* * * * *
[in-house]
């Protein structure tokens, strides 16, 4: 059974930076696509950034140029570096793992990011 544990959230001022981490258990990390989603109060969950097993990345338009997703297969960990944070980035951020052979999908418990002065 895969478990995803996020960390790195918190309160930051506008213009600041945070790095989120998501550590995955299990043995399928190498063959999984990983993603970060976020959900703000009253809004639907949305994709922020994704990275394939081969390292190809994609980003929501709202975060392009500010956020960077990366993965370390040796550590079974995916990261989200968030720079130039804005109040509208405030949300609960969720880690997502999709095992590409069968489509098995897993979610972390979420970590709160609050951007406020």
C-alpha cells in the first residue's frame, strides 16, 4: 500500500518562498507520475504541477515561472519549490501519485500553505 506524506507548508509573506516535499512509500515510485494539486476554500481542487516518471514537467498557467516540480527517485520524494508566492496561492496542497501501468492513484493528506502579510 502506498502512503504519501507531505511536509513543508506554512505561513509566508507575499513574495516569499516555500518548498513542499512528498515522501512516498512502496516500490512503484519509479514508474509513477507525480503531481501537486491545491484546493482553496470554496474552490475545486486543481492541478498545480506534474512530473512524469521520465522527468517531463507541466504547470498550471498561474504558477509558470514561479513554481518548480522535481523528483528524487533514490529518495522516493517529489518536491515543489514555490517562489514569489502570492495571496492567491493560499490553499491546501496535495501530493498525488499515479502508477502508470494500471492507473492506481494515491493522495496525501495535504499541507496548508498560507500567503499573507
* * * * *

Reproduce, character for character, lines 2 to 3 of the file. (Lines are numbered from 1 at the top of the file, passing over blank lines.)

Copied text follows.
């Protein structure tokens, strides 16, 4: 059974930076696509950034140029570096793992990011 544990959230001022981490258990990390989603109060969950097993990345338009997703297969960990944070980035951020052979999908418990002065 895969478990995803996020960390790195918190309160930051506008213009600041945070790095989120998501550590995955299990043995399928190498063959999984990983993603970060976020959900703000009253809004639907949305994709922020994704990275394939081969390292190809994609980003929501709202975060392009500010956020960077990366993965370390040796550590079974995916990261989200968030720079130039804005109040509208405030949300609960969720880690997502999709095992590409069968489509098995897993979610972390979420970590709160609050951007406020």
C-alpha cells in the first residue's frame, strides 16, 4: 500500500518562498507520475504541477515561472519549490501519485500553505 506524506507548508509573506516535499512509500515510485494539486476554500481542487516518471514537467498557467516540480527517485520524494508566492496561492496542497501501468492513484493528506502579510 502506498502512503504519501507531505511536509513543508506554512505561513509566508507575499513574495516569499516555500518548498513542499512528498515522501512516498512502496516500490512503484519509479514508474509513477507525480503531481501537486491545491484546493482553496470554496474552490475545486486543481492541478498545480506534474512530473512524469521520465522527468517531463507541466504547470498550471498561474504558477509558470514561479513554481518548480522535481523528483528524487533514490529518495522516493517529489518536491515543489514555490517562489514569489502570492495571496492567491493560499490553499491546501496535495501530493498525488499515479502508477502508470494500471492507473492506481494515491493522495496525501495535504499541507496548508498560507500567503499573507